As high-performance entertainment and gaming PCs are gaining ground, manufacturers are placing greater effort on the development of better and more efficient small form factor (SFF) parts. These days it's possible to build an advanced gaming PC that rivals gaming consoles in terms of size, at least so long as you have an appropriate SFX power supply unit (PSU) capable of delivering enough current to a power-hungry graphics card.

Not more than a few years ago, it would have been very difficult (and costly) to purchase a high performance SFX PSU. As the market demand for such units increased, some companies jumped on the opportunity and added a couple of SFX units into their product lineups. Although their overall performance was much better than the average run-of-the-mill SFX PSU, their cost was relatively high and their performance was not quite comparable to that of regular ATX units, especially when it came to acoustics. The market matured quickly though and this year we are seeing a number of new SFX PSU platforms appearing, promising performance comparative to that of advanced ATX units.

Corsair is one of the first companies that released advanced SFX PSUs into the market. Their SF PSU series used to be one of the very few choices that advanced users had when building a system requiring an SFX PSU. Corsair usually upgrades their PSUs without renaming them or their series, and this month the company decided to give their SF series a revamp. The new SF series units now come with an 80Plus Platinum efficiency certification and very impressive electrical specifications.

In this review we are having a look at the SF450, the less powerful model of the series that has a maximum power output of 450 Watts. The SF450 has an MSRP price of $99 and seemingly is a quite cost-effective solution for an advanced PSU powering a single graphics card SFX gaming system.

Power specifications ( Rated @ 50 °C )
AC INPUT 100 - 240 VAC, 50 - 60 Hz
RAIL +3.3V +5V +12V +5Vsb -12V
MAX OUTPUT 15A 20A 37.5A 2.5A 0.3A
100W 450W 12.5W 3.6W

Packaging and Bundle

We received the SF450 in a medium-sized cardboard box with the same yellow/black artwork that the company has us used to over the past several years. The artwork is simple and clean, with the front focusing on a subtle picture of the unit itself and the detailed information moved to the rear and sides of the box. Inside the box, we find the unit well packed, protected between foam paddings and inside a reusable nylon pouch.

The bundle of the SF450 is relatively rich for a PSU. Corsair supplies the typical AC power cable, black 3M mounting screws, a very thorough multilingual manual, a case badge, a few short cable ties, and a couple of cable straps. The company also supplies an SFX to ATX case adapter that will certainly be useful to users who upgrade or fiddle with their systems often.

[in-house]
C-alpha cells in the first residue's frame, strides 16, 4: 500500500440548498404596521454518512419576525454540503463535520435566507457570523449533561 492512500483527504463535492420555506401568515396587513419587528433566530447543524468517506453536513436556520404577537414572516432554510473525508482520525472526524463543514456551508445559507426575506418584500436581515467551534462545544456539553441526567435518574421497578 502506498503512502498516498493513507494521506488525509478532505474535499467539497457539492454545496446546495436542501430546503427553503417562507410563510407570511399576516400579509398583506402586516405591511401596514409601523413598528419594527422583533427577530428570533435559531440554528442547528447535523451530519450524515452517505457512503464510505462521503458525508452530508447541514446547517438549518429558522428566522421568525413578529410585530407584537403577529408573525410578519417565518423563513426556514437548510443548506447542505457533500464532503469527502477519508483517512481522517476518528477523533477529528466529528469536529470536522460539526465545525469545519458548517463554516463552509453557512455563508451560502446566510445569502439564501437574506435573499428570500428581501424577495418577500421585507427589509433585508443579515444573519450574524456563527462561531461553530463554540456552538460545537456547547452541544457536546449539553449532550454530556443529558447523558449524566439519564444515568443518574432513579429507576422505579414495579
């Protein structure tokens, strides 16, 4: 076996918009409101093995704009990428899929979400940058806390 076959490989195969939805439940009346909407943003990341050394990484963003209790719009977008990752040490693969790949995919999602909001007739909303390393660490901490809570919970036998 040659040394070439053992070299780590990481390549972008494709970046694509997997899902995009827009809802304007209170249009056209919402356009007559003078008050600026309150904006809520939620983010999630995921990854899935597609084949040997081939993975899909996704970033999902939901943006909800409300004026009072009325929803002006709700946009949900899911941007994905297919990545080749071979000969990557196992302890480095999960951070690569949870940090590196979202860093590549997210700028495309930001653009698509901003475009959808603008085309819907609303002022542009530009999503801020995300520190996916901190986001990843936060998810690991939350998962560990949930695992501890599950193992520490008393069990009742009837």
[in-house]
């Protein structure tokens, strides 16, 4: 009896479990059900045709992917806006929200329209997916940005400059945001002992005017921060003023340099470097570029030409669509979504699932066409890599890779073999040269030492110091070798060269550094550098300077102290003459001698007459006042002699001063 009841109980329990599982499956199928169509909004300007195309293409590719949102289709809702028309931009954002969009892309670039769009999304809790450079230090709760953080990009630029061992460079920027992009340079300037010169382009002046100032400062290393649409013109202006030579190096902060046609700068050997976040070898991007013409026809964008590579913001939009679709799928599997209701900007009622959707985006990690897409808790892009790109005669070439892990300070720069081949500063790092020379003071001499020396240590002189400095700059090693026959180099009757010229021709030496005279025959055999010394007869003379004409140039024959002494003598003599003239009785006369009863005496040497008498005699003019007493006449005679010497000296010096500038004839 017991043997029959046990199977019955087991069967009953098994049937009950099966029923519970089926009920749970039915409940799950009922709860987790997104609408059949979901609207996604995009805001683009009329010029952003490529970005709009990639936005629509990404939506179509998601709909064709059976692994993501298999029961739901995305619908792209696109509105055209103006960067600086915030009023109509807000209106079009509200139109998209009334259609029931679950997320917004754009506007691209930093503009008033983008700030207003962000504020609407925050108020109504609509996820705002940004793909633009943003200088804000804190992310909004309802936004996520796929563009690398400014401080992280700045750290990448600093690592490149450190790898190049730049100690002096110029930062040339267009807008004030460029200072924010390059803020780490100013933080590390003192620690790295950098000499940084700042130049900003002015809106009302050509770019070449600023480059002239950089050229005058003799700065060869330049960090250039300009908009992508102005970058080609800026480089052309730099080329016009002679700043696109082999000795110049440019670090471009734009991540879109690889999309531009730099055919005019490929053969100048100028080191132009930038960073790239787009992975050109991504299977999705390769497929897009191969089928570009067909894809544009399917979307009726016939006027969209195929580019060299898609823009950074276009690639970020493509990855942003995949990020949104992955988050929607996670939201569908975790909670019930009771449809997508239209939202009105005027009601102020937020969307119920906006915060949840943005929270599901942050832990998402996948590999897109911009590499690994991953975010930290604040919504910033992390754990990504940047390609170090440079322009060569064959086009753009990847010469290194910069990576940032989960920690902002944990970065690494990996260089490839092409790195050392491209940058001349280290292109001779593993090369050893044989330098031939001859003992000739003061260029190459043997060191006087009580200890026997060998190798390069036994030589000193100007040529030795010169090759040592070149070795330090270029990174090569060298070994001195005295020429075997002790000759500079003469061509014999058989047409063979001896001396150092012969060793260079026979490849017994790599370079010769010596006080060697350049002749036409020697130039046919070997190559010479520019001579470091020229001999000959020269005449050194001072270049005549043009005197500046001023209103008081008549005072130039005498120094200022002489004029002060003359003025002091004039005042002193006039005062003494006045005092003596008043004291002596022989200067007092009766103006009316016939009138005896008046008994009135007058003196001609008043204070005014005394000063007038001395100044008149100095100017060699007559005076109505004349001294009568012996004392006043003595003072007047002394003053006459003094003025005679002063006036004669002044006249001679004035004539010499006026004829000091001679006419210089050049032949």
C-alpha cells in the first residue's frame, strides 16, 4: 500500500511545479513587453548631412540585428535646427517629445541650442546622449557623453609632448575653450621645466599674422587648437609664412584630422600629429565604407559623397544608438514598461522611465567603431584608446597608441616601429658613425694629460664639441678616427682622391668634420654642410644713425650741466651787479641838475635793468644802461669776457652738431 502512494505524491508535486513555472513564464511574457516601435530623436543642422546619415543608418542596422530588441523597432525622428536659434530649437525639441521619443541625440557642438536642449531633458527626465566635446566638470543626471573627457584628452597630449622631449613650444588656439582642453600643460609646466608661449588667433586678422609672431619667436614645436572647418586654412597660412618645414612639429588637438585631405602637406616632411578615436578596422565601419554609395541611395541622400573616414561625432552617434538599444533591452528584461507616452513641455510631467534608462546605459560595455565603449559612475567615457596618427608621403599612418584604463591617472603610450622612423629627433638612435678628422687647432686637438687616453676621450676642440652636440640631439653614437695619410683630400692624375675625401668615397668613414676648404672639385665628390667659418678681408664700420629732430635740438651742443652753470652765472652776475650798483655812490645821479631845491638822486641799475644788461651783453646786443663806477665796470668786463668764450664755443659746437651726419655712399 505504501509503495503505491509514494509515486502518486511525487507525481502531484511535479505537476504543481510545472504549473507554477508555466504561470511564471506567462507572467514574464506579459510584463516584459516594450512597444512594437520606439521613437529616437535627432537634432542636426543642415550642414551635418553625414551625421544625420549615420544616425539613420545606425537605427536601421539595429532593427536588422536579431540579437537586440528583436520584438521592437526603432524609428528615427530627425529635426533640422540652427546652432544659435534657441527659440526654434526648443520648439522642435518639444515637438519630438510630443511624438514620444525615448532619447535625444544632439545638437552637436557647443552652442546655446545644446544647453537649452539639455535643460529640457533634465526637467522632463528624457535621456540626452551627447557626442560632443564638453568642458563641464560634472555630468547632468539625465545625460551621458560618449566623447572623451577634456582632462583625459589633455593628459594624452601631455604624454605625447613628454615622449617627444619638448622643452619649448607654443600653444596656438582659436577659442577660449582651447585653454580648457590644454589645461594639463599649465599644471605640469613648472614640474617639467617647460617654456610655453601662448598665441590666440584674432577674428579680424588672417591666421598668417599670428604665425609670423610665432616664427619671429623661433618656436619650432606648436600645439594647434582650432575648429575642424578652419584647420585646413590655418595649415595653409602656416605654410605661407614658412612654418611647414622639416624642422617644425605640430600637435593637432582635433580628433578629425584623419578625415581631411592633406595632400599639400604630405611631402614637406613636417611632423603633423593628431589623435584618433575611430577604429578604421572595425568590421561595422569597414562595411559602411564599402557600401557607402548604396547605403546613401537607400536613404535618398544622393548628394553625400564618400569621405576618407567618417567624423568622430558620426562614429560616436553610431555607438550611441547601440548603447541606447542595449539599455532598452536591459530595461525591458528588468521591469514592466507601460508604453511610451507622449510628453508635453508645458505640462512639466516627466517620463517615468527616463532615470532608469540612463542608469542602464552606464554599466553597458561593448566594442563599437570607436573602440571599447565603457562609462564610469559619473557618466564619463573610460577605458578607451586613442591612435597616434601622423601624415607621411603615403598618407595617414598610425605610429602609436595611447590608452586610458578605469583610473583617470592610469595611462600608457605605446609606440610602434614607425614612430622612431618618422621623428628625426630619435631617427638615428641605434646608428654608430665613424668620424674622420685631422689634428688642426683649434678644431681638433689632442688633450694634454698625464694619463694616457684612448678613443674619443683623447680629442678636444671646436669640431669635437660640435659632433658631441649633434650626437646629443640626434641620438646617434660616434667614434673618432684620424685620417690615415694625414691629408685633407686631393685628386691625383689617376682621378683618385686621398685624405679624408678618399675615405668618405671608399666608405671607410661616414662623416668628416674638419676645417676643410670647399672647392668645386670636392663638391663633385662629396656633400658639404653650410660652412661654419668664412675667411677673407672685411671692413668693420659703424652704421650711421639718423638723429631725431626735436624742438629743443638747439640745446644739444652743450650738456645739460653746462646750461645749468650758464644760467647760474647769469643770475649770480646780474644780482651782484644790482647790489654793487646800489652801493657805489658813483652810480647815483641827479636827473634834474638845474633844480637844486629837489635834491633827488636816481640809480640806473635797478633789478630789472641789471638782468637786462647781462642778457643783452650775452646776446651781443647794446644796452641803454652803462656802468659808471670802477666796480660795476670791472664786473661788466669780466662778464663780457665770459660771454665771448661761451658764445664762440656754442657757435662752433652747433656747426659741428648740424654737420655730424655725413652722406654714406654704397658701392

The new SF450 SFX PSU is fully modular. Its stock cables are a little shorter that those of a standard ATX PSU, which may cause compatibility problems when trying to install the unit inside a large ATX case. Corsair does offer longer cable versions but at an additional cost. All of the connectors and cables are black, with individually sleeved wires. This creates a unique aesthetic effect and does not make the cables as stiff as we thought they would be. Flat ribbon-like cables would probably be a little better for very tight spaces, as they are more flexible and take up less space.

Corsair SF450 2018
Connector type Hardwired Modular
ATX 24 Pin - 1
EPS 4+4 Pin - 1
EPS 8 Pin - -
PCI-E 6+2 Pin - 2
PCI-E 8 Pin - -
SATA - 4
Molex - 3
Floppy - -
The Corsair SF450 450W SFX PSU
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  • Ryan Smith - Tuesday, October 23, 2018 - link

    Thanks Jonny. We got a similar note from Corsair as well.
  • TeutonJon78 - Tuesday, October 23, 2018 - link

    The fan can't be identical to the Gold unit, since the gold units used DC control and the new fans use 4 wire PWM.

    But that begs the question of if anything else is different if the model numbers are the same.
  • jonnyGURU - Tuesday, October 23, 2018 - link

    The only difference is the fact that the SF Platinum fan is PWM while the SF Gold is DC. This was done to allow a more granular fan curve.
  • Srikzquest - Tuesday, October 23, 2018 - link

    Hi jonnyGURU, These are the differences I noticed apart from the PWM fan

    1. Sleeved Cables.
    2. SFX to ATX Adapter

    but the above ones are not related to Platinum rating. What is modified from the Gold version to achieve the rating and how is it better performance wise?

    Thank you.

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